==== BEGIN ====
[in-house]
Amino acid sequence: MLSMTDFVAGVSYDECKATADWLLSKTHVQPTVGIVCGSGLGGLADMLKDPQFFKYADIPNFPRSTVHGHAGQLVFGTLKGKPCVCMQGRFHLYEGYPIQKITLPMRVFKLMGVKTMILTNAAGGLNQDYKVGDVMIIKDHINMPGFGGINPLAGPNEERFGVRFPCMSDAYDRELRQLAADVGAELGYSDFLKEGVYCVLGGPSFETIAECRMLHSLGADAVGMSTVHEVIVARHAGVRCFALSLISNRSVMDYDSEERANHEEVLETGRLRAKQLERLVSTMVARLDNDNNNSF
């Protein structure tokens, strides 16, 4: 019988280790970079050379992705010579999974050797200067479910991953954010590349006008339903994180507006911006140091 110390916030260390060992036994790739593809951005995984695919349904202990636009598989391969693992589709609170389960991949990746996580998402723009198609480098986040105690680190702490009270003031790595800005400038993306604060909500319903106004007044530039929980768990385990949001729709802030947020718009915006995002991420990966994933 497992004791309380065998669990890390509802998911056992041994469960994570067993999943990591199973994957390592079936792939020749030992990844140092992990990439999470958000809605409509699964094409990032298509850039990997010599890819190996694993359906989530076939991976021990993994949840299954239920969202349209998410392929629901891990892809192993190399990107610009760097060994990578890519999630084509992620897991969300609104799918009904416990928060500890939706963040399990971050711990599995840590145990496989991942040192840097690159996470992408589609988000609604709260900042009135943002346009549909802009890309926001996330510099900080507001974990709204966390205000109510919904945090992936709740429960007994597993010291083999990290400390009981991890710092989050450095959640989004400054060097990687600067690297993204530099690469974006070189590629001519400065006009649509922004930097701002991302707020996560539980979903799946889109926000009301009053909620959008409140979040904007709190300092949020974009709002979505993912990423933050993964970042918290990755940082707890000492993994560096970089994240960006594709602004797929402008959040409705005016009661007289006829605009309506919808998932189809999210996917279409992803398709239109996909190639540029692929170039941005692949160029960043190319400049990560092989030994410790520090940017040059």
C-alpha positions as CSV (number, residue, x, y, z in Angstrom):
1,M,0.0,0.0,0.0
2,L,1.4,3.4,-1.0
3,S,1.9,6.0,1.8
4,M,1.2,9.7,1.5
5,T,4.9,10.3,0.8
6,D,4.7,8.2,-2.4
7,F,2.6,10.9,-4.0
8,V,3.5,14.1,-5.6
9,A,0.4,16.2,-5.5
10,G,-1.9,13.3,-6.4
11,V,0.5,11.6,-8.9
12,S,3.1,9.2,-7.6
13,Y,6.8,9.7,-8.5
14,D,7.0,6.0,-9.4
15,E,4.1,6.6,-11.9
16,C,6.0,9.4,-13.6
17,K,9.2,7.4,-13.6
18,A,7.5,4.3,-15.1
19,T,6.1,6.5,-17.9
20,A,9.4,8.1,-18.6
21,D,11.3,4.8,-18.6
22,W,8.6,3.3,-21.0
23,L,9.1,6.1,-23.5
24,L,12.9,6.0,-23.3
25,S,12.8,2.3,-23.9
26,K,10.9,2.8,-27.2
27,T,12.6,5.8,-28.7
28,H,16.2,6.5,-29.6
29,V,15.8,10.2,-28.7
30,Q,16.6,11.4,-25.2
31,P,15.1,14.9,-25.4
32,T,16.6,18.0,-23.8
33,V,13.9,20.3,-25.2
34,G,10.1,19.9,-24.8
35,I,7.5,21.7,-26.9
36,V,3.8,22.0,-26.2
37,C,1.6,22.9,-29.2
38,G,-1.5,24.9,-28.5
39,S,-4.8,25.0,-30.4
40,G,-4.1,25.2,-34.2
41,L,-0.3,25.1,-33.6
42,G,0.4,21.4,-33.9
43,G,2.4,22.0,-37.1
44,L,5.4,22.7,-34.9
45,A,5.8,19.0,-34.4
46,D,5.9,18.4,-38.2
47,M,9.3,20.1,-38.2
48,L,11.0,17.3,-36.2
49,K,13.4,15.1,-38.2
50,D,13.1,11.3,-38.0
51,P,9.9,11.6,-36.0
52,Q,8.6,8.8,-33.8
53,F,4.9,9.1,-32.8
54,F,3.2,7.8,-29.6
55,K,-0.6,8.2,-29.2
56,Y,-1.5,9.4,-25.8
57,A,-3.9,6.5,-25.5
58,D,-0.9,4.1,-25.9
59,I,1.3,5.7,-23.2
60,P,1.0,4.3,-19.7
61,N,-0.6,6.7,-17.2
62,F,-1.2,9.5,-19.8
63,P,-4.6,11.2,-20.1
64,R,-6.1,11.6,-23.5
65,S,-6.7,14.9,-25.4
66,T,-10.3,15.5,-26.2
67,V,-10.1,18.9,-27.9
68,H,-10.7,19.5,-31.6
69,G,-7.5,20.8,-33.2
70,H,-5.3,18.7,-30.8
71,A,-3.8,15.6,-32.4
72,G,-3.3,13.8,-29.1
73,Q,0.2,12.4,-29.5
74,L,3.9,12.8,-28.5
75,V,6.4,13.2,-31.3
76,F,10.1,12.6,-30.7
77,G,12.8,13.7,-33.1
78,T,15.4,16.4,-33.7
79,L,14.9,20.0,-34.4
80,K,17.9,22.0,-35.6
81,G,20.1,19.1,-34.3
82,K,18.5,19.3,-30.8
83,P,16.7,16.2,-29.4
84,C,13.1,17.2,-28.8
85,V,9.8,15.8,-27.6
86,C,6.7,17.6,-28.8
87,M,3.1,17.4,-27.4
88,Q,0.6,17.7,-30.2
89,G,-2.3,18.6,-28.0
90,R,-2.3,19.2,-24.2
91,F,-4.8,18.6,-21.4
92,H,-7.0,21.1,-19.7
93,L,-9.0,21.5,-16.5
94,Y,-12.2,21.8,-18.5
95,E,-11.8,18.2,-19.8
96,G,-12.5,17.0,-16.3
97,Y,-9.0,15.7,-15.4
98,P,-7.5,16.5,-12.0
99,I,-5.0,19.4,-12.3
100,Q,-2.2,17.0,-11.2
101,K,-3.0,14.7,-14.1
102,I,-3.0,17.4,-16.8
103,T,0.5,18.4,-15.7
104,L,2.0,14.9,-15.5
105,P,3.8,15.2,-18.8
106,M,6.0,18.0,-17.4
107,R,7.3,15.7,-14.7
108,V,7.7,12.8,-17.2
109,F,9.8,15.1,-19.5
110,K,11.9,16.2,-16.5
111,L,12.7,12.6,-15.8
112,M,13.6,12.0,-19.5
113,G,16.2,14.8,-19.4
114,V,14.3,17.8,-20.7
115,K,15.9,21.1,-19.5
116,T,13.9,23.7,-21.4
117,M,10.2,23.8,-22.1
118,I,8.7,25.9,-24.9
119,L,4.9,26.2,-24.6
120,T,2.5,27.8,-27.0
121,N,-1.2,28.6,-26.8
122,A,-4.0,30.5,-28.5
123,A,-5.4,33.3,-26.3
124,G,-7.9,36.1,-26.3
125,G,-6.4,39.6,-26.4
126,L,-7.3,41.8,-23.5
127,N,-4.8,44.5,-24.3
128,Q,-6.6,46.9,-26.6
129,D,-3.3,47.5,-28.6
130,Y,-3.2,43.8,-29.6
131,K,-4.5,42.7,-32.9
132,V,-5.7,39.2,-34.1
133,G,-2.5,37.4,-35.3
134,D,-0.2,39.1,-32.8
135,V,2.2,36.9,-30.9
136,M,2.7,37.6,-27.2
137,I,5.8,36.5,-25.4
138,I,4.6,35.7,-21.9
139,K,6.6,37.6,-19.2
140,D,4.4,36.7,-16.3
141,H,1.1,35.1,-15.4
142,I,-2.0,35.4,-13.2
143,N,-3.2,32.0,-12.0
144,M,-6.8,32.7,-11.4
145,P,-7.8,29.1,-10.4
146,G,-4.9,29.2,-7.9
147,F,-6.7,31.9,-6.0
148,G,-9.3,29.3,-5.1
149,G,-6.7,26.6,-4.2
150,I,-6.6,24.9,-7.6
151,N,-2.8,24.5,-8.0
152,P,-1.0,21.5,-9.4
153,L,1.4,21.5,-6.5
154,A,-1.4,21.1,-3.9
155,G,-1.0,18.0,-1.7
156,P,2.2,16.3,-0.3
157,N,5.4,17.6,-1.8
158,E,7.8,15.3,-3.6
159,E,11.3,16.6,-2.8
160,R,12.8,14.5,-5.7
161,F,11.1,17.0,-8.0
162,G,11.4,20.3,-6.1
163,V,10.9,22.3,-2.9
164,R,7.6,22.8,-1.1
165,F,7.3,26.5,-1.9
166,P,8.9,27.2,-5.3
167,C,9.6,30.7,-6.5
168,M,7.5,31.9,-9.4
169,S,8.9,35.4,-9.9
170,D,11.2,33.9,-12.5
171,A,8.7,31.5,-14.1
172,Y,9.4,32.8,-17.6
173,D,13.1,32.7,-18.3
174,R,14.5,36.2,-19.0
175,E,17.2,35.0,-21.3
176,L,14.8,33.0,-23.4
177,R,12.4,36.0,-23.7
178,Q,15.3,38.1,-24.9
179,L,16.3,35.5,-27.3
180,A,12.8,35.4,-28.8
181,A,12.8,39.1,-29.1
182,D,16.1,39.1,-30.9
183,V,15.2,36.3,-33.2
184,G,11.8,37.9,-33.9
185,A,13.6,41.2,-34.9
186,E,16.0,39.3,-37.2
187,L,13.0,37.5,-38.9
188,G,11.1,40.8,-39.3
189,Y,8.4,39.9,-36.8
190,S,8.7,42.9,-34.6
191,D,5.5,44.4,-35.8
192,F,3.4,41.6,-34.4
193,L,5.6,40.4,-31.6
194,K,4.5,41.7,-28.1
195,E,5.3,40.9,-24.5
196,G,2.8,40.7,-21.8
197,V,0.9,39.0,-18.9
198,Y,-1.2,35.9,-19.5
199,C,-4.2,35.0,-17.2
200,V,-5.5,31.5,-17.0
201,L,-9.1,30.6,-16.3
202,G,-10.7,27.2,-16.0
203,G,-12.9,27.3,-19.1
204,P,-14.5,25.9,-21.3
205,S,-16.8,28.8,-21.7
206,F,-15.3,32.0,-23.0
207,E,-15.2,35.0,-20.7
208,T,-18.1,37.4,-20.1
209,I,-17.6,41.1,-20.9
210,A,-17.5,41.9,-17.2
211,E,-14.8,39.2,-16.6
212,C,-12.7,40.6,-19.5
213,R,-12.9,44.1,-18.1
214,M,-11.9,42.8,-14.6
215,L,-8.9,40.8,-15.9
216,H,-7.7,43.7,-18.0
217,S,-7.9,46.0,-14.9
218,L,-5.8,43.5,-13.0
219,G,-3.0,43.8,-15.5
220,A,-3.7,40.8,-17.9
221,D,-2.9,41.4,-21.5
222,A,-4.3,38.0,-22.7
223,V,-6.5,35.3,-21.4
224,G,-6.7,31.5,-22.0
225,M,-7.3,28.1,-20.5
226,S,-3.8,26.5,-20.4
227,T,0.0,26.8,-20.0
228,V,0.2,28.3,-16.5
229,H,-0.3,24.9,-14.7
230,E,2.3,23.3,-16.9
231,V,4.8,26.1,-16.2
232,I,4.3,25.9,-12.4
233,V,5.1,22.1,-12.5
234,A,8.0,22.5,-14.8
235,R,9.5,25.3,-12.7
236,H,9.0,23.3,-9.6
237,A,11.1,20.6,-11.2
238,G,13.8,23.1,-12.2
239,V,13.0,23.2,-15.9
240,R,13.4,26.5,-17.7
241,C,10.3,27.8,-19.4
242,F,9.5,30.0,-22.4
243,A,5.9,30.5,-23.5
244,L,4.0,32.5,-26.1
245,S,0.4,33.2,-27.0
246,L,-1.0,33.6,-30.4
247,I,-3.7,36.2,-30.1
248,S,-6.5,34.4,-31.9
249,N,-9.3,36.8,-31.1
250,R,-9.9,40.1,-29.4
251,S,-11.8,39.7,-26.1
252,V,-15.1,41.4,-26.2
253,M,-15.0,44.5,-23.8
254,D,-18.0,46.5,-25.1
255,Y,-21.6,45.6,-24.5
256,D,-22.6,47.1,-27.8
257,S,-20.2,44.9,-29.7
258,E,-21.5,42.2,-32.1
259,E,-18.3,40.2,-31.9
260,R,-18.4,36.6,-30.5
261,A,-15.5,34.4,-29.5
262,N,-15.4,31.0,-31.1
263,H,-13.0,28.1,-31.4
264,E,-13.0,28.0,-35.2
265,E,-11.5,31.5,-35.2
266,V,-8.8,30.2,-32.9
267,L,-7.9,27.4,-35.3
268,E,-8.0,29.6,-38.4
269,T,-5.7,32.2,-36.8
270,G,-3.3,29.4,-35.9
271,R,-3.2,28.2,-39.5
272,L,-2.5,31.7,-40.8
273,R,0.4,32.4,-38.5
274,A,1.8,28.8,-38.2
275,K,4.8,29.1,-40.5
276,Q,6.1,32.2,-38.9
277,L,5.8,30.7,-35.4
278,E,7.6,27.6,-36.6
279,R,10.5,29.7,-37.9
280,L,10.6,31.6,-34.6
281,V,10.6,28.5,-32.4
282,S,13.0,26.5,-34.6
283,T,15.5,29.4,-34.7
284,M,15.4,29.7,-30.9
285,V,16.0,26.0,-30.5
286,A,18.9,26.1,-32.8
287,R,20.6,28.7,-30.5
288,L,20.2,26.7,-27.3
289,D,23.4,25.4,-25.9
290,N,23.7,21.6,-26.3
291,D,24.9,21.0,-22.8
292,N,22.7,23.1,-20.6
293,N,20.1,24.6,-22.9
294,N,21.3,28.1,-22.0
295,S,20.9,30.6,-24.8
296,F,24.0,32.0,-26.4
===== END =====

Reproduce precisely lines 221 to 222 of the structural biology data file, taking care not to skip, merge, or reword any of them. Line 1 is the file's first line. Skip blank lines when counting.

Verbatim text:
217,S,-7.9,46.0,-14.9
218,L,-5.8,43.5,-13.0